Since 1960, Bay Area-based Chris Strachwitz has perhaps done more than anyone else to popularize American musical genres including country blues, zydeco, Cajun and Tex-Mex musics including Conjunto. His story is told in the new DVD “This Ain’t No Mouse Music: The Story of Chris Strachwitz and Arhoolie Records” (Kino Lorber) as well as a similarly titled 2-CD soundtrack (Arhoolie).
The title of this engaging 90-minute documentary alludes to Strachwitz’s dislike of manufactured pop and continuing deep passion for music rooted in local communities.
Strachwitz was born in 1931 to an aristocratic family in Lower Silesia, an area of Germany that became Poland at the end of World War II. The arrival of Soviet troops forced the departure of his family, and they eventually settled in California.
There Strachwitz fell in love first with the sounds of jazz, and later with R&B and blues. The documentary starts with Strachwitz reminiscing about hearing Lightnin’ Hopkins on the radio, and how, after discovering Hopkins was alive and well in Houston, he set off to record him.
Lack of funds initially delayed this goal, but on the same trip Strachwitz recorded Texan Mance Lipscomb, who in 1960 became the debut artist on Arhoolie, a term used to describe field hollers. Vintage footage captures both Hopkins and Lipscomb in performance.
Strachwitz became a leading figure in the “blues revival,” and was soon issuing albums by other older blues artists, including Mississippians Big Joe Williams, Bukka White, and Sonny Boy Williamson II, whom Strachwitz recorded live during one of his final King Biscuit Time radio shows.
Although Alan Lomax first discovered Mississippi Fred McDowell, Strachwitz released his first full LP and took him to Europe, significantly broadening his audience. Multiple Arhoolie albums by Lightnin’ Hopkins would likewise make him a star on the folk circuit.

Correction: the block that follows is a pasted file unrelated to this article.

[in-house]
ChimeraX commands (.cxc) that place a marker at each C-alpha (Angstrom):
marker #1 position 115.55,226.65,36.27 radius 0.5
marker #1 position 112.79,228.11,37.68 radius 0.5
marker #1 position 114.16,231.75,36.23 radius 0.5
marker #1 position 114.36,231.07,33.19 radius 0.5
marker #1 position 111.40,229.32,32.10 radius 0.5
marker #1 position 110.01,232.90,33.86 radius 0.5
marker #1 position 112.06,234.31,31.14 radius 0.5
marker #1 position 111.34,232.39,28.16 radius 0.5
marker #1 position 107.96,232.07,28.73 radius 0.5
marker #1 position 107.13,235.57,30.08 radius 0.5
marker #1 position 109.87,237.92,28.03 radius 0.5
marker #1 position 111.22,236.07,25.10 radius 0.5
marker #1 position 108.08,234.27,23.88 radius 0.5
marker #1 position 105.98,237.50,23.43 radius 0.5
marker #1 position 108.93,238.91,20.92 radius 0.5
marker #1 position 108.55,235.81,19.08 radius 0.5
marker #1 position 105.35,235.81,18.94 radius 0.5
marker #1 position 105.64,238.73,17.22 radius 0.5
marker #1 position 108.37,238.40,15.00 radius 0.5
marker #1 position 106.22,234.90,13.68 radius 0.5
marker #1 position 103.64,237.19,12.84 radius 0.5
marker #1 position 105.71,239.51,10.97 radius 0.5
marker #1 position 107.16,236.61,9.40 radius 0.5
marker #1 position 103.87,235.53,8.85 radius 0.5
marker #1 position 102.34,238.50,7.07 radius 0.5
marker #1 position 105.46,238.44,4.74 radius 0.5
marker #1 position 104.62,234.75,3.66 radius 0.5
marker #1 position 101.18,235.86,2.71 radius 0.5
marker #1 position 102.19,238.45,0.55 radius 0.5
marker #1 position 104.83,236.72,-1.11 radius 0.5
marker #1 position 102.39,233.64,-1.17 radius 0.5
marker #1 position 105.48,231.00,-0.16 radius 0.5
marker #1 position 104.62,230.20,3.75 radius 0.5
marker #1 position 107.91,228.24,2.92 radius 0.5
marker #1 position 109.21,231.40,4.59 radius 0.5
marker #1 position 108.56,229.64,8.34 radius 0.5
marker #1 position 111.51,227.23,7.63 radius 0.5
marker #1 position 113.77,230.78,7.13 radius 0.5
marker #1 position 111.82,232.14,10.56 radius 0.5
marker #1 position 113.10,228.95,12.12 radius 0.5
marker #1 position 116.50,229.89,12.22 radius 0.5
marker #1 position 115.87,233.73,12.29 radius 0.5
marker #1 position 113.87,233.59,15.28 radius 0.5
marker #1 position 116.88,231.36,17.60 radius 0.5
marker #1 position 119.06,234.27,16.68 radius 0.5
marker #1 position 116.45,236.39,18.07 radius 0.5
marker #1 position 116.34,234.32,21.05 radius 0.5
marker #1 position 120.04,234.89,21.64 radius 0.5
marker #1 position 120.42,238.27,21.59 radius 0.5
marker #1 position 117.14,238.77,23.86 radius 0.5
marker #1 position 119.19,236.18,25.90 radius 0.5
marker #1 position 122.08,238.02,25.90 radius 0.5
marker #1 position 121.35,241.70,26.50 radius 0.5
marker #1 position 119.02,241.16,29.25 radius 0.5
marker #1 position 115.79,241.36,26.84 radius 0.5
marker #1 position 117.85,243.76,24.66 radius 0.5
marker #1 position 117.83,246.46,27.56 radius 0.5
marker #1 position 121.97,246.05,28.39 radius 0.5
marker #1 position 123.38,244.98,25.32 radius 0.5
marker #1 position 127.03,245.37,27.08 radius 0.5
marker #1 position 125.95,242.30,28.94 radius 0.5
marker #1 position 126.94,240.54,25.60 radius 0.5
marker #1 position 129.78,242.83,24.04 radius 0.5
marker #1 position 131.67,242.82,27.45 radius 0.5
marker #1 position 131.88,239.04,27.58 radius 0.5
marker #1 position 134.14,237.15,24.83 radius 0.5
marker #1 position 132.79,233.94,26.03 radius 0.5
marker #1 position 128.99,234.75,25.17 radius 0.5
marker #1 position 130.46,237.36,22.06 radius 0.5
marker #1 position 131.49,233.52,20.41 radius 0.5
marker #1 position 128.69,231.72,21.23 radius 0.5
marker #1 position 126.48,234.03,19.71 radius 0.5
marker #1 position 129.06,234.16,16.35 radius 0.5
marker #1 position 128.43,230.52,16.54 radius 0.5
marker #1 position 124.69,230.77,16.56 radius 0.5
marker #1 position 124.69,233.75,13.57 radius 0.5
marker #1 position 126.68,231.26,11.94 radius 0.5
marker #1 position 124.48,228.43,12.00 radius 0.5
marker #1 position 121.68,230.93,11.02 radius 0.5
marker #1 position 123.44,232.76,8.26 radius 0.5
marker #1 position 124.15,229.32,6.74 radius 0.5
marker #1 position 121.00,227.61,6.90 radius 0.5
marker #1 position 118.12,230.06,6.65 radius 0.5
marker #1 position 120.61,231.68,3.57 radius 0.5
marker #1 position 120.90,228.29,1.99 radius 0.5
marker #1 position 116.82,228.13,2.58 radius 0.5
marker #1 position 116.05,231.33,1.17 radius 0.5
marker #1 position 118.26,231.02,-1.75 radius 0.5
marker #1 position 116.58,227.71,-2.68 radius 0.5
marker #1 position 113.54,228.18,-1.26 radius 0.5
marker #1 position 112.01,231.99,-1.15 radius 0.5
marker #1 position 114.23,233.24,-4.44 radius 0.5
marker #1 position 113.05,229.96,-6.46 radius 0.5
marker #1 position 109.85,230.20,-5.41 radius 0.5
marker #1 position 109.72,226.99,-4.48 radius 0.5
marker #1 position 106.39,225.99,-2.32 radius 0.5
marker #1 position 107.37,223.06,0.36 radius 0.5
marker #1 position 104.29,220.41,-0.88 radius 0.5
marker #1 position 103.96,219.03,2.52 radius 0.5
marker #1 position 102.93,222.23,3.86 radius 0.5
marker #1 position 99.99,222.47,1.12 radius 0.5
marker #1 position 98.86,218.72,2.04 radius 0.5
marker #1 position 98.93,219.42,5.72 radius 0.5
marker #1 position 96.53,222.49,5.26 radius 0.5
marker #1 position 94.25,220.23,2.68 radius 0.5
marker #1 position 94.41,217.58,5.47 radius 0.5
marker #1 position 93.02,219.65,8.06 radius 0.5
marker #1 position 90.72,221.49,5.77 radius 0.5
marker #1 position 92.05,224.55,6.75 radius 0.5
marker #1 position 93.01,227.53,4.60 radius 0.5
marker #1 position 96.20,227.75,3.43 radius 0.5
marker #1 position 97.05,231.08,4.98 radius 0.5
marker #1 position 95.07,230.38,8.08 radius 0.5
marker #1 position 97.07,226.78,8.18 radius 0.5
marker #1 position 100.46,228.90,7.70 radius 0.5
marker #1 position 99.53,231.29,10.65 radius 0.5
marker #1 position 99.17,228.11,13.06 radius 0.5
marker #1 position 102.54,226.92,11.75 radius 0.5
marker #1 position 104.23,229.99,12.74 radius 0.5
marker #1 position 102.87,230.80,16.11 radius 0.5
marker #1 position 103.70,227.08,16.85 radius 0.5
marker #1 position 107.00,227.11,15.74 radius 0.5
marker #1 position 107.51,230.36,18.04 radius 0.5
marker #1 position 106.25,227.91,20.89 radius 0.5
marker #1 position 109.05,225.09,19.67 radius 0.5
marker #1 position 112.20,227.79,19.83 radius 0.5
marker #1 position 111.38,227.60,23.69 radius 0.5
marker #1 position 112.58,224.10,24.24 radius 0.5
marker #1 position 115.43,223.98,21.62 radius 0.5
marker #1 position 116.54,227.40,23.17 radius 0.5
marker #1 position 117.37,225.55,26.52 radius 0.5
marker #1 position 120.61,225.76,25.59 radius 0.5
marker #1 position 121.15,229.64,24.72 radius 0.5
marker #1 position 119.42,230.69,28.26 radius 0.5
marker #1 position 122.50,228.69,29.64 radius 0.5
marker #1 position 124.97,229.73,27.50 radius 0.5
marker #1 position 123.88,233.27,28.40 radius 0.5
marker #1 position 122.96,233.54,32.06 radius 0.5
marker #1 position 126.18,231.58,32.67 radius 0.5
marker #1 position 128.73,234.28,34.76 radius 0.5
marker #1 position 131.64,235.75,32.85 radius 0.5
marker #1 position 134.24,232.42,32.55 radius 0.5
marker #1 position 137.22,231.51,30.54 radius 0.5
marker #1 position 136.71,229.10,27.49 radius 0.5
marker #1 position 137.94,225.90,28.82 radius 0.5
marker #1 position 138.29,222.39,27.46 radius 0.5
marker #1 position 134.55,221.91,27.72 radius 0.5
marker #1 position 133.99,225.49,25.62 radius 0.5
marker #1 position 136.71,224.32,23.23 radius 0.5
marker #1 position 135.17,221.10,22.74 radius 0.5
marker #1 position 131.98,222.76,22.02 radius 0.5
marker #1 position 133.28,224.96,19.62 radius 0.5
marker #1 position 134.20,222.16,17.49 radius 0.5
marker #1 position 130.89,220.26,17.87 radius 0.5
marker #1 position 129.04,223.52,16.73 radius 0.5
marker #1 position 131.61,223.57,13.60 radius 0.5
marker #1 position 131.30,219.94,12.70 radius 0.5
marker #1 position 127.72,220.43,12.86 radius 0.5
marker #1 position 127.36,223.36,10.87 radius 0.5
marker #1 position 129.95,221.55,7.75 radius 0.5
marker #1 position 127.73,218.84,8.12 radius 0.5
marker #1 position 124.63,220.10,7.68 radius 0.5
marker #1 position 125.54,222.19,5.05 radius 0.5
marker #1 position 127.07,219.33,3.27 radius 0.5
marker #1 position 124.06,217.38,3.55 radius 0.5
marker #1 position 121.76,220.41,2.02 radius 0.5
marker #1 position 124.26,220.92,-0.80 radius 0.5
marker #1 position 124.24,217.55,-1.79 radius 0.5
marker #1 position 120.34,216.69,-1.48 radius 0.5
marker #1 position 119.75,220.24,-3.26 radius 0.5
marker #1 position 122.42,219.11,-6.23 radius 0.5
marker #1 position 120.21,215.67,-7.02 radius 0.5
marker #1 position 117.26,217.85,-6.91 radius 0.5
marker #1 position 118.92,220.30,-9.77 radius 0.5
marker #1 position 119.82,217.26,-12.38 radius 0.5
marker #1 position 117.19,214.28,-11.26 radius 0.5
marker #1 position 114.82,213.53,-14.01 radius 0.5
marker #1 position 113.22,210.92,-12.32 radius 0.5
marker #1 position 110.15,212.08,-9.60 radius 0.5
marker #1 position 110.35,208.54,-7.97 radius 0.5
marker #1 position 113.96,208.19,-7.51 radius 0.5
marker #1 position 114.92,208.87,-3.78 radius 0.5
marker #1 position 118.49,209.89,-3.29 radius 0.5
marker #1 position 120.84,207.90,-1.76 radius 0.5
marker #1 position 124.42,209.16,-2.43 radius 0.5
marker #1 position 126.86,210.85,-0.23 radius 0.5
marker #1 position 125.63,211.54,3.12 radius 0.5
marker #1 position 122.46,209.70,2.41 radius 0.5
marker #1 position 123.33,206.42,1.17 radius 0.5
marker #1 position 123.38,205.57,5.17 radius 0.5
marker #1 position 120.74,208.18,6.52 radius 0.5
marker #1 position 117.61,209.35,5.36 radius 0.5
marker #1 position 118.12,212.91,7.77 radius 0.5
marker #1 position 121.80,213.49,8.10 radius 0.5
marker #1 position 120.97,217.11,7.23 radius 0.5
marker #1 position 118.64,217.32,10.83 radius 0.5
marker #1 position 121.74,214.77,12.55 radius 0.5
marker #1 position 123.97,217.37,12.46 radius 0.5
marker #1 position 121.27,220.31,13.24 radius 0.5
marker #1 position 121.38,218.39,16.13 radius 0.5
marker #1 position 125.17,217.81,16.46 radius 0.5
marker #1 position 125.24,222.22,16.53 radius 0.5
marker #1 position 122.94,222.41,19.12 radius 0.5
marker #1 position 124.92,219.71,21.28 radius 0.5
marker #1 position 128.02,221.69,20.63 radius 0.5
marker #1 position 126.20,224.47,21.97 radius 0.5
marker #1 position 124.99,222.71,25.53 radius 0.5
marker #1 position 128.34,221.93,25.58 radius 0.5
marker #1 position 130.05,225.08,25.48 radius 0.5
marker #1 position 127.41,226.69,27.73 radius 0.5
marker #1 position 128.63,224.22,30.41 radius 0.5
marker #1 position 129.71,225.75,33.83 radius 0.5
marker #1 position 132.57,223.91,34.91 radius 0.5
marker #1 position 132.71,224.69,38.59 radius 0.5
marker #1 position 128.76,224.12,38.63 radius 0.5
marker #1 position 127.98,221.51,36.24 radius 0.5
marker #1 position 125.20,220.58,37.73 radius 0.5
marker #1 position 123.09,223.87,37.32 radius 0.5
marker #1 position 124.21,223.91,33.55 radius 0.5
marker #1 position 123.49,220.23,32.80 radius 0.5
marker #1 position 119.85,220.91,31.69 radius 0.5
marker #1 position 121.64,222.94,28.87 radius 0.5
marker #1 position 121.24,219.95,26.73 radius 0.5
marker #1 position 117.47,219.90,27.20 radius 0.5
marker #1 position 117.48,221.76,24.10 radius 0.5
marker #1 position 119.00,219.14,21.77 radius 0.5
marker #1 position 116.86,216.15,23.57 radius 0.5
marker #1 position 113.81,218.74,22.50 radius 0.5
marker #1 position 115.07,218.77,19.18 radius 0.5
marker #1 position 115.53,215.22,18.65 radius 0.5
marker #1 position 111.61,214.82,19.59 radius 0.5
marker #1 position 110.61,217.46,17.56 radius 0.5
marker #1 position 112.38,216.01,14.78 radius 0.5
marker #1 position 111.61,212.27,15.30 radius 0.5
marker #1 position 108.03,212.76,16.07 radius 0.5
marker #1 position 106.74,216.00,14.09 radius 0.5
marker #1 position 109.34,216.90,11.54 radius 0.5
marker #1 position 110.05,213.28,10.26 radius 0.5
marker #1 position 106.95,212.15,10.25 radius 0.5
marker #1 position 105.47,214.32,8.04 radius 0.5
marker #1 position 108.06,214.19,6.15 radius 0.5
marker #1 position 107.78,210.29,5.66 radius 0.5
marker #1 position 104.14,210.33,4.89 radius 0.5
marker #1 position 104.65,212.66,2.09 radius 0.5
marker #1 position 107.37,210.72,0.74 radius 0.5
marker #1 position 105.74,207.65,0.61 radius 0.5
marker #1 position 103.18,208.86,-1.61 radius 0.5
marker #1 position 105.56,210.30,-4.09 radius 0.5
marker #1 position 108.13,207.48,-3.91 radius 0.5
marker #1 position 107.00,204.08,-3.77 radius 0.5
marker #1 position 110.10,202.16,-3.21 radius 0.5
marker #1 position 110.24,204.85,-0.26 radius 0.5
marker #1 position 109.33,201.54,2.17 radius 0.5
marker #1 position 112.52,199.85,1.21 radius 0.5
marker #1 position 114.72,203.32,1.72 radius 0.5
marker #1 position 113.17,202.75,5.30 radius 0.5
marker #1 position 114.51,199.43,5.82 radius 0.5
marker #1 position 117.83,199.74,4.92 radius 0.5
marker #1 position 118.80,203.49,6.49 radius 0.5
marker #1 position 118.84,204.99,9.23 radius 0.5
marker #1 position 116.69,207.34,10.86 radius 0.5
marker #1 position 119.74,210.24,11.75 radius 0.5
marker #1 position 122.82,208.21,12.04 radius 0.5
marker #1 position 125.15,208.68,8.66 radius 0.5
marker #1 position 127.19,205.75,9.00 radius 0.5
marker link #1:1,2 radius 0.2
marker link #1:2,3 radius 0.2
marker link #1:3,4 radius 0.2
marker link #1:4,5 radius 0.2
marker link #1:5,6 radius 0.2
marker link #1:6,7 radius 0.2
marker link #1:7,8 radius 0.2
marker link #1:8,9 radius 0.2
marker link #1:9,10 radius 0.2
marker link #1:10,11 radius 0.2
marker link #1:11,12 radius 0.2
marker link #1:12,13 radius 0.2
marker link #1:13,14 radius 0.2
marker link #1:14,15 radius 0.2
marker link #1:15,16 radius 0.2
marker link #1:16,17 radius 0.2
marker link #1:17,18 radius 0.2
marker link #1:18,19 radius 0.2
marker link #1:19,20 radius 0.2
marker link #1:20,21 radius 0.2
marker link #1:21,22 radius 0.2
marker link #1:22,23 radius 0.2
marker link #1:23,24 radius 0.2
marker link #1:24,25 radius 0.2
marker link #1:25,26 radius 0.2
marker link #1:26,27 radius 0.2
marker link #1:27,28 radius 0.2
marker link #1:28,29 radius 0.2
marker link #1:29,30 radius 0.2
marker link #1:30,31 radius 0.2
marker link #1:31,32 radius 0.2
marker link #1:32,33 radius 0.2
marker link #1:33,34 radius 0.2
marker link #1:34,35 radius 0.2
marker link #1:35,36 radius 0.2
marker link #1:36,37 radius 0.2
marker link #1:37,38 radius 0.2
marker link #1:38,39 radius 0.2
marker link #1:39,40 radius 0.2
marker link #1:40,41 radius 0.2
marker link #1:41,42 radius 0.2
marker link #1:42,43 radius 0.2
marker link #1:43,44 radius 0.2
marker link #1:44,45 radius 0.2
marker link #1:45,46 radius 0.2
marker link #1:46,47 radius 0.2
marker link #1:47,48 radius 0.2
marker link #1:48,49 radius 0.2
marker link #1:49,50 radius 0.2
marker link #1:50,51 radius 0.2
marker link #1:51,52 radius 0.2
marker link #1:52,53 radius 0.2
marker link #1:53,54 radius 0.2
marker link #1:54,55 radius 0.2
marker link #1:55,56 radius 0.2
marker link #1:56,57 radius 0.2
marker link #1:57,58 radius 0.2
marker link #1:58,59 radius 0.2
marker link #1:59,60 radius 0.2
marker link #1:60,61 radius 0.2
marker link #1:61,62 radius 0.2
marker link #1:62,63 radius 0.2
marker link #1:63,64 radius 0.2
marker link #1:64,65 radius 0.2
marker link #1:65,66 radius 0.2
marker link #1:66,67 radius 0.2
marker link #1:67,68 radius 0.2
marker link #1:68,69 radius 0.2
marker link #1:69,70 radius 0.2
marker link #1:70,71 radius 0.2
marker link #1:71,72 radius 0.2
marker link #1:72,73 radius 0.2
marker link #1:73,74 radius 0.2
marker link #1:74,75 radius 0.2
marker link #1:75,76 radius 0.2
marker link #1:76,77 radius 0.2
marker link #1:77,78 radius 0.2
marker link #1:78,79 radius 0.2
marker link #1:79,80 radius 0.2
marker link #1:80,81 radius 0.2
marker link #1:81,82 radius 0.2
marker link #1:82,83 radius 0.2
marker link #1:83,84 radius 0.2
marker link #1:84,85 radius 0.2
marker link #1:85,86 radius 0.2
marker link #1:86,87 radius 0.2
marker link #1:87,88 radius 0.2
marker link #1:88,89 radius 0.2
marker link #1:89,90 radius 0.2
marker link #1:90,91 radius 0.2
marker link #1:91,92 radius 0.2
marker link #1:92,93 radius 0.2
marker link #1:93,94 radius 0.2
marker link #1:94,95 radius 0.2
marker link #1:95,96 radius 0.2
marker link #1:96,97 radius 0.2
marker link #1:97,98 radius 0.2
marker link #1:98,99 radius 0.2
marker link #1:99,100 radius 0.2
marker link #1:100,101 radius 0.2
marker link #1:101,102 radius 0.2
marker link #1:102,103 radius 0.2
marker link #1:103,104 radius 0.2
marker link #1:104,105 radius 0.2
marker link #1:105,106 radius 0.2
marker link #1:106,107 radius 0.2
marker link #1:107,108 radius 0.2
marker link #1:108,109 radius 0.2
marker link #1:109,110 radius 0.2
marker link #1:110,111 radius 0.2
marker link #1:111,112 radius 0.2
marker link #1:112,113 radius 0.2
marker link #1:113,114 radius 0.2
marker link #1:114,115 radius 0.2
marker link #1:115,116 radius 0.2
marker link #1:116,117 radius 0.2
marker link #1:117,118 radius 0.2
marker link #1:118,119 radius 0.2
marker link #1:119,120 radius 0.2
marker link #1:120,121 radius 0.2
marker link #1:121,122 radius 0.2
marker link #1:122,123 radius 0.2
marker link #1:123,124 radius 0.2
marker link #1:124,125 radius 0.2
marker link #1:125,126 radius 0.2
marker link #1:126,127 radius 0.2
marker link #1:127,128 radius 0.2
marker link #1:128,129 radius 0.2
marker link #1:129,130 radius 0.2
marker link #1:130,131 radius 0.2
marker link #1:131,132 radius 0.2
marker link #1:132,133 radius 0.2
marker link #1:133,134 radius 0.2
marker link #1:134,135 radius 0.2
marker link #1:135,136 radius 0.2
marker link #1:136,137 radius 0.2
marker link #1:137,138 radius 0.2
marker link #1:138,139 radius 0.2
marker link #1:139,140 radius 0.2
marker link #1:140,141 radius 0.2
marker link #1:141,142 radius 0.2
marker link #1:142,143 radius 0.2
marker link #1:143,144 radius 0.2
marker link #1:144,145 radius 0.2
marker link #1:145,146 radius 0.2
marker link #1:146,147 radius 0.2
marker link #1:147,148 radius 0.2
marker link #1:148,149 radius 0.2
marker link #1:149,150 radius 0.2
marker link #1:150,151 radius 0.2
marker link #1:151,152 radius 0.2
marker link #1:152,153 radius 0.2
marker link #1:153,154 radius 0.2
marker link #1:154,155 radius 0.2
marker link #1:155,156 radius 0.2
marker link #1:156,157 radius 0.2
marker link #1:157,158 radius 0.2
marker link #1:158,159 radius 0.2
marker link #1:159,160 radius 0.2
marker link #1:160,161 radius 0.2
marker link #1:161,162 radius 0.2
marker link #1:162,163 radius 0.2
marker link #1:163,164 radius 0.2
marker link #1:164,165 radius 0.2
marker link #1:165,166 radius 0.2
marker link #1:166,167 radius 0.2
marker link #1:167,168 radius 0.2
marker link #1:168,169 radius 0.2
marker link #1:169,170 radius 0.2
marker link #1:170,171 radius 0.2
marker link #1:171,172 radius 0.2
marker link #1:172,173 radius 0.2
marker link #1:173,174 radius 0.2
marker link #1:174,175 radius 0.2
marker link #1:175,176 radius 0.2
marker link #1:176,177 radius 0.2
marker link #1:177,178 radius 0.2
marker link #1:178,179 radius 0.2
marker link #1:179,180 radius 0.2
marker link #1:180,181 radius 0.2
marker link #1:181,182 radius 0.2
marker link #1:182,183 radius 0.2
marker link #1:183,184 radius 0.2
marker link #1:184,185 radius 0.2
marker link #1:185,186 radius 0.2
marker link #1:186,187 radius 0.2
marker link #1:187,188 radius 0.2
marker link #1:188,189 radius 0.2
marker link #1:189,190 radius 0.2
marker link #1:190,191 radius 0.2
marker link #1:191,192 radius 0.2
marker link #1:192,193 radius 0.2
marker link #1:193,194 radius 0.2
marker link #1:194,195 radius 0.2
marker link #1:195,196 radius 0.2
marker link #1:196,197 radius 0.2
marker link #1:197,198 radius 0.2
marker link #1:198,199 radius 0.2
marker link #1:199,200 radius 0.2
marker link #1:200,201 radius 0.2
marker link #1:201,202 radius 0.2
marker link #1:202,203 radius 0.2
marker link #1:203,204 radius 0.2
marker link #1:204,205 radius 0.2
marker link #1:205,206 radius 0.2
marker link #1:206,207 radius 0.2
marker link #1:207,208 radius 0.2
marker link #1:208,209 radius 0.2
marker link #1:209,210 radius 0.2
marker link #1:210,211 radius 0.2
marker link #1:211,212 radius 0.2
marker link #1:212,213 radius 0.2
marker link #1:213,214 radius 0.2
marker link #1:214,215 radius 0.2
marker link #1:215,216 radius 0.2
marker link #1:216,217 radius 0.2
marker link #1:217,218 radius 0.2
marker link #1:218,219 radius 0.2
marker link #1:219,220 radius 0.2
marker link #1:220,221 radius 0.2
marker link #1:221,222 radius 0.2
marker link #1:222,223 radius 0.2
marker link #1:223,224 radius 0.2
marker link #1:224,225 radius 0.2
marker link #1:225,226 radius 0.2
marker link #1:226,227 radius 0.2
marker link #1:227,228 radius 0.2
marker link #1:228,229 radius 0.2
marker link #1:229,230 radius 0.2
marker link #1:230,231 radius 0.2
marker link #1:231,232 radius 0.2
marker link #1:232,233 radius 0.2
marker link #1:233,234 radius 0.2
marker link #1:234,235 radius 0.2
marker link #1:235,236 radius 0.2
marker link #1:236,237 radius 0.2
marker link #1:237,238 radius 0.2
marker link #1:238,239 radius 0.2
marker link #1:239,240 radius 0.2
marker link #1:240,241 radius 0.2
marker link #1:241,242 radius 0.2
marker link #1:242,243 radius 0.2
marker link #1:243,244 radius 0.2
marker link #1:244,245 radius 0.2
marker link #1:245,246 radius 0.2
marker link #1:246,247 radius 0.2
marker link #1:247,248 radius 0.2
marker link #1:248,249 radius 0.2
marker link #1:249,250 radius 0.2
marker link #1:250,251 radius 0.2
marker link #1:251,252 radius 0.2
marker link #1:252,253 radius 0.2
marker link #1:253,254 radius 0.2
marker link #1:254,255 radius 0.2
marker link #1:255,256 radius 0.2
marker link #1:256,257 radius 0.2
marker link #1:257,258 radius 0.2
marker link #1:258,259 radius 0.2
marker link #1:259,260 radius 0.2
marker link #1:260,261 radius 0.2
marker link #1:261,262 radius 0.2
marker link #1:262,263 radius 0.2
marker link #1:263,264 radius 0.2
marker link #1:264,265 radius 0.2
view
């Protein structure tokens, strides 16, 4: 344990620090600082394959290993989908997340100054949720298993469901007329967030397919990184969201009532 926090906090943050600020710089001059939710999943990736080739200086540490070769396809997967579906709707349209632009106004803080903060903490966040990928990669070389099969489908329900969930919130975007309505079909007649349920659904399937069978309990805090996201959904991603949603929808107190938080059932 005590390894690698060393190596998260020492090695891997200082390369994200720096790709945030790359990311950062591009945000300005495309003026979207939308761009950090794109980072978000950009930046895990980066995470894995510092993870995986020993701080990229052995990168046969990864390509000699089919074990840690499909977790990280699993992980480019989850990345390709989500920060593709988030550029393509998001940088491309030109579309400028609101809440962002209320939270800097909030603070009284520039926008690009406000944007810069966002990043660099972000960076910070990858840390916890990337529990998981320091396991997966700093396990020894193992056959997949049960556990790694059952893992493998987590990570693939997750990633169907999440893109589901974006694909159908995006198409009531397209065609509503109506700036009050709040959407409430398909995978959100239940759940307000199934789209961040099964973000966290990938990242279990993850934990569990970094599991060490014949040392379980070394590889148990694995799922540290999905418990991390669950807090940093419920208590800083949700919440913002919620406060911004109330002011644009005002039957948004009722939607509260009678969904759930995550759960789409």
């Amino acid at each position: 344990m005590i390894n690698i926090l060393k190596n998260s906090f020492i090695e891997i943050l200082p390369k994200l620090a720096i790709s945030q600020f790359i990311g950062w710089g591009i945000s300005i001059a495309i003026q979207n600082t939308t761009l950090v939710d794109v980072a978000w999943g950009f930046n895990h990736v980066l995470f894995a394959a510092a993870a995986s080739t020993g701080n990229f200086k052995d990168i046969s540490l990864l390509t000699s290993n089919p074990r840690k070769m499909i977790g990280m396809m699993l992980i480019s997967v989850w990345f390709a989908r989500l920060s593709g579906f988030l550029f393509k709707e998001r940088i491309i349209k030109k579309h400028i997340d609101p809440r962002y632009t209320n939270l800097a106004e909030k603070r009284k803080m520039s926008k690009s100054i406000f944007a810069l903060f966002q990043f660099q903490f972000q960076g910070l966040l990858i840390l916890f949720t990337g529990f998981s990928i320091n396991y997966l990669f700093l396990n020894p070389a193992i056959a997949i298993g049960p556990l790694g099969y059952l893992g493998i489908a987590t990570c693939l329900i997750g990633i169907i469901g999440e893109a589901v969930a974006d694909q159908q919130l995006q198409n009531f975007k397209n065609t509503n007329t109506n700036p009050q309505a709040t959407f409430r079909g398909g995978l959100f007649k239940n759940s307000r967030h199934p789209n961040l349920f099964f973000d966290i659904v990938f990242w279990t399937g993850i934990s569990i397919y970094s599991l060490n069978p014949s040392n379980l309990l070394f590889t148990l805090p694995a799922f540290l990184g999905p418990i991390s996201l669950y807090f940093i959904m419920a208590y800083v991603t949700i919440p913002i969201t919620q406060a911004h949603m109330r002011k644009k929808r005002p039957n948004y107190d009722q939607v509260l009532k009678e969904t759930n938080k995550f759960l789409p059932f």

The DVD captures Strachwitz as he travels back to some of the places where he recorded music, notably New Orleans. He helped jump-start the career of Hopkins’ cousin, zydeco great Clifton Chenier, and his documentation of Cajun artists, including various members of the Savoy family, played a major role in reviving French speaking culture.
Strachwitz’s role in reshaping popular music is attested to by commentators including Ry Cooder, Taj Mahal and Bonnie Raitt. He also retells the story of how getting half of the publishing on Country Joe and the Fish’s countercultural classic “Fixin’ to Die Rag” helped fund his project of documenting more traditional music.
DVD extras include extended clips of C.J. Chenier and a second line parade in Treme, and vintage footage of Bukka White playing piano. Also included is an extended interview with blues scholar Paul Oliver and Strachwitz, who discuss their 1960 visit with Clarksdale barber and bluesman Wade Walton.
The 2-CD, 38-song soundtrack demonstrates the range of Strachwitz’s musical interests, with selections from artists mentioned above as well as Big Mama Thornton, trad jazz legend George Lewis, and Flaco Jimenez. The large booklet also features multiple historic photos and commentary on each song by Strachwitz.